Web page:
Electronic recording in the field Paper recording forms may become a thing of the past if new survey-grade handheld GPS devices continue to drop in price. Abby Hunt from the English Heritage Survey Team recently demonstrated the power of this technology to members of the NADRAP project Team on Barningham and Ilkley Moors respectively. Abby had pre-programmed the device with the NADRAP recording form so it was possible to create an electronic record of each panel in the field using the touch screen – as well as recording an accurate location. This process could significantly reduce the time taken for recording, and avoid errors of translation when data is input from paper forms. The electronic record can be quickly downloaded to a PC, and used with GIS software to create maps or for further analysis. See Trimble website: http://www.gps-trainer.com/trimble_gps.htm
Photogrammetry, Photosynth, & Polynomial Texture Mapping In August 2008, Microsoft Live Labs released an application called ‘Photosynth’ which enables users to create online, 3D, navigable photo-stitched environments using digital imagery taken from their own cameras. Ex-NADRAP Volunteer Co-ordinator Richard Stroud has been investigating the latest version of the software. Photosynth incorporates the two technologies of an image browser and ‘synther’ to create the models, plus the software to handle and view large amounts of imagery. Processing is undertaken by the users’ own computer with imagery uploaded to Microsoft’s servers. The resultant models or ‘synths’ can only, currently, be viewed online via the Photosynth website. (Download the software and check out some of the amazing ‘synths’ at www.photosynth.net including Richard’s study of ‘The Grange.’) The software is able to compute and correlate the same points on different images of the same scene (50% overlap recommended), enabling images to be stitched positionally and a camera viewpoint for each image to be determined. A sparse density 3-D model using ‘point clouds’ is also produced from the information gathered - the individual points within the point clouds represent areas where matches occurred across the imagery. The biggest advantage is that imagery can be browsed easily and quickly at maximum resolution however the level of errors within the point clouds mean the application cannot currently replace the significantly more accurate outcomes achieved by photogrammetry and laser-scanning. Another new technique is being developed for conservation studies at York University. Polynomial Texture Mapping, or ‘PTM’ has been applied to the recording of a variety of artefacts, and was used by Californian company Cultural Heritage Imaging to capture detail of rock art in the Coa Valley in Portugal (see image). Paul Bryan from the English Heritage Metric Survey Team believes this approach could have potential for recording British carvings, and he plans to test the technique at Roughting Linn. See www.hpl.hp.com/research/ptm/ for an overview of the technology.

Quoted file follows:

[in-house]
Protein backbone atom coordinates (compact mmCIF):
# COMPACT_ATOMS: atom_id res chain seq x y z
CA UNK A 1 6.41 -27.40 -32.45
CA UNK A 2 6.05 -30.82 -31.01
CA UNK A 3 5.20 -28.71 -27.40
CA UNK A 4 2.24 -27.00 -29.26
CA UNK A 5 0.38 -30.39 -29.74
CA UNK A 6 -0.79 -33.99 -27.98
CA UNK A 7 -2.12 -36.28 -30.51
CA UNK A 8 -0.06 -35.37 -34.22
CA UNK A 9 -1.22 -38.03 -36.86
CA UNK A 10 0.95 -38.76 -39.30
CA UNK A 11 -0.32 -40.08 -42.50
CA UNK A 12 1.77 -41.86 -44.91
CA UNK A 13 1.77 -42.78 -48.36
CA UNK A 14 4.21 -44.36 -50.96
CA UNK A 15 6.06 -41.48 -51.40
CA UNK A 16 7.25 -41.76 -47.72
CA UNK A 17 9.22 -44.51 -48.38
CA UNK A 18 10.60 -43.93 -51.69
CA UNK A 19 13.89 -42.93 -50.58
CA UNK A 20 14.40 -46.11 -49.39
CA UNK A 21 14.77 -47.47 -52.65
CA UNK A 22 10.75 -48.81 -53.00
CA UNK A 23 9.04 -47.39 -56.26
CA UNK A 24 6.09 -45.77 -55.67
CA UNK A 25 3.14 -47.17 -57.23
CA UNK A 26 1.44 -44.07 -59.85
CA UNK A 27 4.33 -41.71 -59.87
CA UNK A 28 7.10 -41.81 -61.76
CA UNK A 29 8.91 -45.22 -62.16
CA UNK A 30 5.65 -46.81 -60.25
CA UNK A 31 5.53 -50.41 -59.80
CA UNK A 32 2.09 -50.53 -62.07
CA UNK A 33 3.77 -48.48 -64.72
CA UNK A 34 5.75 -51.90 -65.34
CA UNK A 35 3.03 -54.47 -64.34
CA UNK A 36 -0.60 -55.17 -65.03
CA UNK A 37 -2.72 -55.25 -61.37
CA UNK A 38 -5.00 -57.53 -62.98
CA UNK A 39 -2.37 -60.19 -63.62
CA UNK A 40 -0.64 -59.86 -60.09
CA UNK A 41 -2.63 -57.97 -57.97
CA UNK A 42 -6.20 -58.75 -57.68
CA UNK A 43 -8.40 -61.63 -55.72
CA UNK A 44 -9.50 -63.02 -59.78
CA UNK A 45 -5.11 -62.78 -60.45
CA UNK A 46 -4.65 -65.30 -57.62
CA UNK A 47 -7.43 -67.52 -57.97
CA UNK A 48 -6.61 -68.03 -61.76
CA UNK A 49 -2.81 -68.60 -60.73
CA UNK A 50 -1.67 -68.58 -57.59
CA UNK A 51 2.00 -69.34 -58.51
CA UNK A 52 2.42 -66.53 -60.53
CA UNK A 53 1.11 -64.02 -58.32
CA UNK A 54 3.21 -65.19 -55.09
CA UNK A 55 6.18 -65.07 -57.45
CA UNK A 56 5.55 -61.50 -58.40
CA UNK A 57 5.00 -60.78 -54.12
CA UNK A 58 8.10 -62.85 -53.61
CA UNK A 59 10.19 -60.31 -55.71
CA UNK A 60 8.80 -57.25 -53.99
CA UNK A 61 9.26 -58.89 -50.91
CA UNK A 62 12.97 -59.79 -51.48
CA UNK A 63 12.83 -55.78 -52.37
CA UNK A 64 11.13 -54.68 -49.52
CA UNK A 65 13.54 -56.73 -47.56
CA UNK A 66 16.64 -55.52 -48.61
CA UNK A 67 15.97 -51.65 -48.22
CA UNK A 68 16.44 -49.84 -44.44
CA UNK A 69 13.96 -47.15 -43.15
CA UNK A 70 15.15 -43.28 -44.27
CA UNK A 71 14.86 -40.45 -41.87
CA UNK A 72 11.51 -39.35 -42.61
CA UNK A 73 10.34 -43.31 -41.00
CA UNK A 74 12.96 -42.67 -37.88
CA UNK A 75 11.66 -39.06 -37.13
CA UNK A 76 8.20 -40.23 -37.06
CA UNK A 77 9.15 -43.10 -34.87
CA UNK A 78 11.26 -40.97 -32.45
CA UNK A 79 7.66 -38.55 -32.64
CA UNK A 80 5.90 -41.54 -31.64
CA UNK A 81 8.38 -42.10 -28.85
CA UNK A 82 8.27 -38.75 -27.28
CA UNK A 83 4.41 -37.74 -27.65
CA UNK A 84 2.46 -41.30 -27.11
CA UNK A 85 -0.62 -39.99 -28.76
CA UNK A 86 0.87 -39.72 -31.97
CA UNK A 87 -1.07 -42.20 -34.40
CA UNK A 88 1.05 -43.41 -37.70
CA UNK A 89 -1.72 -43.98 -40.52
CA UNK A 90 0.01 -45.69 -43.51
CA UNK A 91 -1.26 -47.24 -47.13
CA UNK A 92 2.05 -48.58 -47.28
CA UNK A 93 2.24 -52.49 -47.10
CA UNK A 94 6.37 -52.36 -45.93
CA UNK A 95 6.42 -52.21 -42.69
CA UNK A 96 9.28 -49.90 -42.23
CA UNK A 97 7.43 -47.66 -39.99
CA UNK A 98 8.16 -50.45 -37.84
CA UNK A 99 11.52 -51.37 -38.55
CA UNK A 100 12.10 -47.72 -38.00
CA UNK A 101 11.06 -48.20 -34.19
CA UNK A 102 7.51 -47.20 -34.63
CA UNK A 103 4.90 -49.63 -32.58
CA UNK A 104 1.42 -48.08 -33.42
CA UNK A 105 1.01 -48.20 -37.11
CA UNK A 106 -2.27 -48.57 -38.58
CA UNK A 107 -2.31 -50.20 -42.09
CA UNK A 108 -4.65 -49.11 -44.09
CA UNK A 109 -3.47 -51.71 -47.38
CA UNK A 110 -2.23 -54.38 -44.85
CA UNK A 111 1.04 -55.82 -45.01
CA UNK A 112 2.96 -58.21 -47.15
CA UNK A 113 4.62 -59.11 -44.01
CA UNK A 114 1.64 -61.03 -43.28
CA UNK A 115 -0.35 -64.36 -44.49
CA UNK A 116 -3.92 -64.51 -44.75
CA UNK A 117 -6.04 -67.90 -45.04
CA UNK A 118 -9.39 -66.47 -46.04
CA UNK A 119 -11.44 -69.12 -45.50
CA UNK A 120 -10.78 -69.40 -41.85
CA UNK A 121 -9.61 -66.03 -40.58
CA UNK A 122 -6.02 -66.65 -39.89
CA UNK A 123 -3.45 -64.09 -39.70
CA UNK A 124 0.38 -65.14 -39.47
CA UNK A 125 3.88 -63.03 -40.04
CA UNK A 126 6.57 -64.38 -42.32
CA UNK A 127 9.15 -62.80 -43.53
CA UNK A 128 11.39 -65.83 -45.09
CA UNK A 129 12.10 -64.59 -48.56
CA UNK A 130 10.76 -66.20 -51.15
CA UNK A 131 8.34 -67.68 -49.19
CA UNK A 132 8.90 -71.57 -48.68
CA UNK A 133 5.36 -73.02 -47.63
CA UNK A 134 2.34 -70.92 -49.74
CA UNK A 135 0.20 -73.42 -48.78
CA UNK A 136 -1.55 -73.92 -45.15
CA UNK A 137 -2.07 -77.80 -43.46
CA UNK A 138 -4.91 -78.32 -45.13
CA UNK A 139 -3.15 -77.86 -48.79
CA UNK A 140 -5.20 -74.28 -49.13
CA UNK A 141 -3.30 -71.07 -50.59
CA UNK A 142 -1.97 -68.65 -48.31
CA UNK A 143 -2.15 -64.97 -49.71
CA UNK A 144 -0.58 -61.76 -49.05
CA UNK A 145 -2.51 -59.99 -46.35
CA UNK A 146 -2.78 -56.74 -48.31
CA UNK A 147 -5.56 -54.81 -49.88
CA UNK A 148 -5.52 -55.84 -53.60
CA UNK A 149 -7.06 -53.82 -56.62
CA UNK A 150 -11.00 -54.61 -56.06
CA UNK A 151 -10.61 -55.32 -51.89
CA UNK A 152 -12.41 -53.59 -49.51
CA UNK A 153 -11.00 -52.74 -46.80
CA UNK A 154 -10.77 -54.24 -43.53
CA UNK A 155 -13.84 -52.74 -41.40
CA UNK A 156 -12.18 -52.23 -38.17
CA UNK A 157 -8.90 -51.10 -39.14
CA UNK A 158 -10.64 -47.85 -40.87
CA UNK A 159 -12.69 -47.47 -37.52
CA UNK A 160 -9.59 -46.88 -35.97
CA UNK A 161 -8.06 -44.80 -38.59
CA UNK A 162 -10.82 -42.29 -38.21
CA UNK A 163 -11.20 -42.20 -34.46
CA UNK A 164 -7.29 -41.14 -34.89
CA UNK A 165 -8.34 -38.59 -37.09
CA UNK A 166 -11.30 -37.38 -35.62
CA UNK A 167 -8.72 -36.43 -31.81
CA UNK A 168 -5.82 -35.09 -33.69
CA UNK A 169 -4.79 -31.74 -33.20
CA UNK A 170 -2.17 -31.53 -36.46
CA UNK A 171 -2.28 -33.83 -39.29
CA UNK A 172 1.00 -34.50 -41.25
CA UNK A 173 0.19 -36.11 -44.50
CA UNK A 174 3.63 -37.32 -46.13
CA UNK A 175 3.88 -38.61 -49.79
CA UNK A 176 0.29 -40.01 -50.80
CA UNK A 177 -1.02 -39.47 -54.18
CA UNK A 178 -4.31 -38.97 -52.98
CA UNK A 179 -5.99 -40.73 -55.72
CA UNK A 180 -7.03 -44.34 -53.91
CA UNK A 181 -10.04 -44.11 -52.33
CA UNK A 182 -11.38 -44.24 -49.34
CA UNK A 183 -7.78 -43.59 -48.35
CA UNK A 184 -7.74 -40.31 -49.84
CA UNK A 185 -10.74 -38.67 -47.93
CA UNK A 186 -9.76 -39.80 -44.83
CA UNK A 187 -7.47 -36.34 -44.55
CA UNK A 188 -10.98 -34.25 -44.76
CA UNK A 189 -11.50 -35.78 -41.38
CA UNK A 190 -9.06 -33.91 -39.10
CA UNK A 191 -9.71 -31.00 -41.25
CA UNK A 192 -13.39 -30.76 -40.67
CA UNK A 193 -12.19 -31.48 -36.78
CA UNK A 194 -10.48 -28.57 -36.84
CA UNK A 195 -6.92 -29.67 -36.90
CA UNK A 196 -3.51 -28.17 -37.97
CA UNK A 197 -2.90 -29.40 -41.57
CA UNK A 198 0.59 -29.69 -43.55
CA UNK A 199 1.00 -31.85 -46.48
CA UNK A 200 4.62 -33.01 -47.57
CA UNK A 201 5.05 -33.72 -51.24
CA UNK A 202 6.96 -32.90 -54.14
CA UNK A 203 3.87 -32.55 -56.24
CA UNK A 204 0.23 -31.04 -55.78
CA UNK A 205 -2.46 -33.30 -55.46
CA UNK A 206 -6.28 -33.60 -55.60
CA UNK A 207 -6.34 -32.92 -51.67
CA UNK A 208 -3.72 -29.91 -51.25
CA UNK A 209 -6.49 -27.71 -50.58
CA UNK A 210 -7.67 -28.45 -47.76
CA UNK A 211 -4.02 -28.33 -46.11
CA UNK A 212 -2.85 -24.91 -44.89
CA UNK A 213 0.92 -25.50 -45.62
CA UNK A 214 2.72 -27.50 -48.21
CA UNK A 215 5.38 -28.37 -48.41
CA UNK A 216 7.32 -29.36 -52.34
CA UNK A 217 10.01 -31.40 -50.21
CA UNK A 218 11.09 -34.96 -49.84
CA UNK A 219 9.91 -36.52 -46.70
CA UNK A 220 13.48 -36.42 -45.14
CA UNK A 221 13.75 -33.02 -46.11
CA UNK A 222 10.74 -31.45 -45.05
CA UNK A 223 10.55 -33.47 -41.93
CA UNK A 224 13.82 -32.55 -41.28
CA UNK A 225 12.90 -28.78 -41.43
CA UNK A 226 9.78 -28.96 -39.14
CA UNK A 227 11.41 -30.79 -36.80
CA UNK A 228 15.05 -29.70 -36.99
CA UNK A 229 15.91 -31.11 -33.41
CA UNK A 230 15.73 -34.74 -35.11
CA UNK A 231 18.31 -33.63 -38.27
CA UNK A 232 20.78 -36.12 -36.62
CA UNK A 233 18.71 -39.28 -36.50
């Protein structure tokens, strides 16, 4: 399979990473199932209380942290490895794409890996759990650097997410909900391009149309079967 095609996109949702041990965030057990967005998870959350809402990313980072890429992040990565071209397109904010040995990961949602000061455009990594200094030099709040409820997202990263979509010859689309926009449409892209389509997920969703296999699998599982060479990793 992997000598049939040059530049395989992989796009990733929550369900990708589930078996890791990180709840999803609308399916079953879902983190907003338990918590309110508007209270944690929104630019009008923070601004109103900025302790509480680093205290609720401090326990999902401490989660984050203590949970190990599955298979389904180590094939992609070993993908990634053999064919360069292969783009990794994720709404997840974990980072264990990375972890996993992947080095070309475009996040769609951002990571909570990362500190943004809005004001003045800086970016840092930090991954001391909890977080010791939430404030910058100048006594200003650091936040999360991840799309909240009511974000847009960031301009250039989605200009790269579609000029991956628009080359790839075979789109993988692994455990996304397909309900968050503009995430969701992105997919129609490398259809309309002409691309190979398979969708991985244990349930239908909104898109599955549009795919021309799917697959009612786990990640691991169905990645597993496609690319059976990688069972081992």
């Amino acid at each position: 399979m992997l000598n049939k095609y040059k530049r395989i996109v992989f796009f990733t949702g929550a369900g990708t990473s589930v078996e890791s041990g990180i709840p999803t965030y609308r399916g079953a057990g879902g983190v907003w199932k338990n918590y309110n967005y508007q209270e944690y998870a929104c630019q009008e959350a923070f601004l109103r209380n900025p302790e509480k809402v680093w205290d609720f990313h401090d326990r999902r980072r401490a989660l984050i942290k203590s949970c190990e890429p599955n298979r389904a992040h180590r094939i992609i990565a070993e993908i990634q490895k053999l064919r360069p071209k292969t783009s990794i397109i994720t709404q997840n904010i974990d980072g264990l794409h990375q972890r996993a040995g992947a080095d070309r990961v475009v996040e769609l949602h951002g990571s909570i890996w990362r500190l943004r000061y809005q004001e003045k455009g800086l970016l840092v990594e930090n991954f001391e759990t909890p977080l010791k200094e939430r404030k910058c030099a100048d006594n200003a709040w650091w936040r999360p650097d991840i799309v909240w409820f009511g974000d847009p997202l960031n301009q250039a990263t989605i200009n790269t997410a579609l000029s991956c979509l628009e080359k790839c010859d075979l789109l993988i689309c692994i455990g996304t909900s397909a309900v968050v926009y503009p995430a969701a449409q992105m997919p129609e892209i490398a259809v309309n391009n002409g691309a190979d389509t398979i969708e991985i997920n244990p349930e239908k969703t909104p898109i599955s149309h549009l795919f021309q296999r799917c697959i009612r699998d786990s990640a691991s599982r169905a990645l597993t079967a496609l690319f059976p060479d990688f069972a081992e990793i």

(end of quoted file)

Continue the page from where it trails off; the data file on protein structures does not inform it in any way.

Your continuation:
Issue No 1: Spring/Summer 2009
ROCK ART AROUND THE WORLD